Massachusetts’ largest group of tech companies is calling on its members to double the percentage of Black and Latinx employees in the state by the end of the decade.
Introduced on Monday, the 2030 Challenge by the Mass Technology Leadership Council aims to push the percentage of Black employees at tech companies in Massachusetts to 10% and Latinx workers to 14%.
While MassTCL specifically mentioned Black and Latinx workers, the organization will continue to strive for gender equity within the tech work-sphere asa well.
According to the MassTLC, the Massachusetts tech sector does not adequately reflect the diverse population of the state.
More than calling for change, the MassTLC is asking its more than 450 members to commit to The Tech Compact for Social Justice, which outlines 12 steps to accomplish its 2030 Challenge.
So far more than 60 companies have agreed to the commitment.
“This is a time when people are speaking out and we, as leaders, need to listen to them,” CEO of MassTLC Tom Hopcroft said in a statement. “This is how change happens, and it is why we launched The Tech Compact for Social Justice. We recognize that Boston and the tech industry have more to do to support and encourage the inclusion of black, Latinx and Indigenous people and we accept our responsibility to do more to make change at the company and community level.”
By agreeing to the Tech Compact for Social Justice, companies commit to introducing or expanding educational programs and opportunities that promote diversity. The compact states companies should invest in students of color to create more diversity in developmental programs too.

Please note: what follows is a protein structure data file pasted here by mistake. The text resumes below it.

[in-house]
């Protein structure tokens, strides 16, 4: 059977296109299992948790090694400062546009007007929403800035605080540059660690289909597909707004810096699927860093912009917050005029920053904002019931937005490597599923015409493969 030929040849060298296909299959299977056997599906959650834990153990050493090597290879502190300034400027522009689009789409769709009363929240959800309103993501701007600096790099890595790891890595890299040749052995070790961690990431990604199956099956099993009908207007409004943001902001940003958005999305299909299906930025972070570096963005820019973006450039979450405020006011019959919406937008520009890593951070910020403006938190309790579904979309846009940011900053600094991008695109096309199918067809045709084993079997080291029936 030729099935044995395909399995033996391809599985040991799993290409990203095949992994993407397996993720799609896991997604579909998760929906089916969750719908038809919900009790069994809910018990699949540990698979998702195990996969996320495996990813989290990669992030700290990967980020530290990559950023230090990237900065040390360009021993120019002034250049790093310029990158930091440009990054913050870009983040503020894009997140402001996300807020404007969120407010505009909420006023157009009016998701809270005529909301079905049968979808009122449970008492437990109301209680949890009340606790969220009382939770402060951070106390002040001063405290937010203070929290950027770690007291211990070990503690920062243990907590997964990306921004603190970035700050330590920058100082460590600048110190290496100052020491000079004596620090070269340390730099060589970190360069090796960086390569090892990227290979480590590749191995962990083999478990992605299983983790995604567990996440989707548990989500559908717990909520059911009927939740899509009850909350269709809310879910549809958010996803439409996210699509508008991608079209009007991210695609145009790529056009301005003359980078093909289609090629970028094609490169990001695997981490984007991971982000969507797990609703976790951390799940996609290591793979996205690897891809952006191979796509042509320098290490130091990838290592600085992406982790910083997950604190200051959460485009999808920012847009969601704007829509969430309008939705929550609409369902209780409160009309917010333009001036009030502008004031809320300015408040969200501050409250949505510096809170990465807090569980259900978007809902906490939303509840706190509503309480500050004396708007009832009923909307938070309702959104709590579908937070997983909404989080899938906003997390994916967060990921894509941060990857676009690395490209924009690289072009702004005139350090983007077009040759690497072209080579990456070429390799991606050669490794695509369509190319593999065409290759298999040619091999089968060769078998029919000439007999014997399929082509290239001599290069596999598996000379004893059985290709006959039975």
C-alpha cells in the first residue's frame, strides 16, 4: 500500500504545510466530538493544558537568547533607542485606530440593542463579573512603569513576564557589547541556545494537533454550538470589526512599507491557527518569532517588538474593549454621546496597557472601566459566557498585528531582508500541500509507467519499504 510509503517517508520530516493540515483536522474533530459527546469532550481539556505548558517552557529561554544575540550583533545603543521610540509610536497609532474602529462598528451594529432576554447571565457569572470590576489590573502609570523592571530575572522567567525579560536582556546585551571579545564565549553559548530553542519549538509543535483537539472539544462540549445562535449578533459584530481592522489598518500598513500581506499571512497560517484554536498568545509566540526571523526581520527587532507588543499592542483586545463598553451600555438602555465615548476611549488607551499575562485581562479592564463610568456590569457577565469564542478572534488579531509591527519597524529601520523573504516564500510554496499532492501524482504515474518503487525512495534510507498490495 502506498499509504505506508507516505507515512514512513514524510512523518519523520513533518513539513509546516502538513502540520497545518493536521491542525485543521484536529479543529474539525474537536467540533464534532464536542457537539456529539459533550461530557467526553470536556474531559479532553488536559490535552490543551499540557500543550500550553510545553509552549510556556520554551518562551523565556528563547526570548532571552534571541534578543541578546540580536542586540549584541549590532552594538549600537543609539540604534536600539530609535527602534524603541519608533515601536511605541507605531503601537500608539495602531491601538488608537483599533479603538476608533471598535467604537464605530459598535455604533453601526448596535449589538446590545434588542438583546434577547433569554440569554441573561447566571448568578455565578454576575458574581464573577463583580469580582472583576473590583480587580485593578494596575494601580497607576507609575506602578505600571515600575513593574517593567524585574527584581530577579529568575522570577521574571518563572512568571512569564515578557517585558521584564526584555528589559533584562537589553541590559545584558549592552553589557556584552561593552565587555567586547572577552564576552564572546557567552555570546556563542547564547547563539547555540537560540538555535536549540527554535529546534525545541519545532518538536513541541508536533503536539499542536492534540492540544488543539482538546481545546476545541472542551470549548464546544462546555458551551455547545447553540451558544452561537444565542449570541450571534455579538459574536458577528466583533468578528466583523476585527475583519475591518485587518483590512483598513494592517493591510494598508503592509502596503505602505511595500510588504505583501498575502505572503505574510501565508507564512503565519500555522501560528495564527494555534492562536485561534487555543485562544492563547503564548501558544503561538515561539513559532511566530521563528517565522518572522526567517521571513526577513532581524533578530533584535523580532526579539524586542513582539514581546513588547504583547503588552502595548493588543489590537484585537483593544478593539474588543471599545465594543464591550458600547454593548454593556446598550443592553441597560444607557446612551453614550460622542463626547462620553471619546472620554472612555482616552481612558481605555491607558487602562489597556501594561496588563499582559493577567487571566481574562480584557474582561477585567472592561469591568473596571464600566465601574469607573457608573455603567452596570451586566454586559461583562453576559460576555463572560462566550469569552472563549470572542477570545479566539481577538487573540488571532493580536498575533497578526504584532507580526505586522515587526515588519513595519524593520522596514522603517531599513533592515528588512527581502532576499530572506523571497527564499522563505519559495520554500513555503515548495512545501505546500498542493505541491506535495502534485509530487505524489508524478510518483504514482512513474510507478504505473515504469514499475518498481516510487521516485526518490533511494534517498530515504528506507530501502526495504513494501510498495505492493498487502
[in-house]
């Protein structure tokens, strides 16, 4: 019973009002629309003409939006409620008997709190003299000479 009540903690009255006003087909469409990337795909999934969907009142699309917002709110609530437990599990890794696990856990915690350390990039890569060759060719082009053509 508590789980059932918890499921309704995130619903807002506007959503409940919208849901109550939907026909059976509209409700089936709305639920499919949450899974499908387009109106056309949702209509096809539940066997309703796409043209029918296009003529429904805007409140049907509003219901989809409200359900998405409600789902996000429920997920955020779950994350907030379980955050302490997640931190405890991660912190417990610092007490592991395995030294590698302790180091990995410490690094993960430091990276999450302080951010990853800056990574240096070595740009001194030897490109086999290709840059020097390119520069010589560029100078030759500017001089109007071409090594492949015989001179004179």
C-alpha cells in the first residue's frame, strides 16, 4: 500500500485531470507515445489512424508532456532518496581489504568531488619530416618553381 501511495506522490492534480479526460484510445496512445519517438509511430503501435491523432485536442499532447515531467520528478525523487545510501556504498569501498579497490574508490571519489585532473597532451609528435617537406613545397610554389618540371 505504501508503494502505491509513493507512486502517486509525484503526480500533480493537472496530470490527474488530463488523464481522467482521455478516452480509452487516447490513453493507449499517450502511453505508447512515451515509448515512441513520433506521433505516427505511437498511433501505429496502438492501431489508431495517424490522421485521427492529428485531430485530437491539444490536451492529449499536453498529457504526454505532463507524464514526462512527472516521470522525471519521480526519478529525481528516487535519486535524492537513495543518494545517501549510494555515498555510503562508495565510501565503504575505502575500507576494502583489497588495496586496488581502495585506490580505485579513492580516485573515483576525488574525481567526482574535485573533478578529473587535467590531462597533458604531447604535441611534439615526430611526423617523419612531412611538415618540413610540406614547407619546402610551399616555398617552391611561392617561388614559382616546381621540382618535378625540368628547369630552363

They also commit to creating more diversity within leadership and board composition.
The CEO of companies will be evaluated on racially diverse hiring, leadership development, and promotion, the compact says.
By June 2022, companies that join the compact agree to self report demographic data of employees and hiring practices including at the leadership level and promotions. Reporting data will also include self reporting on racial diversity initiatives in purchasing and procurement as well as aggregate pay parity.
Outside of the day-to-day operations, the compact calls for companies to leverage products and communications to support communities of color. Companies will also advocate for public policies that support opportunities for people of color.
More than 60 companies have already signed on including Akamai, iRobot, TripAdvisor, Verizon and Wayfair.
“At Akamai, diversity is a mission-critical goal,” executive vice president and chief human resources officer of Akamai Technologies Anthony Williams said in a statement. “As long-time active members of MassTLC we are proud to join forces with them to create long-term change in the Massachusetts technology community. By pooling resources with other companies, we harness our collective influence for greater impact.”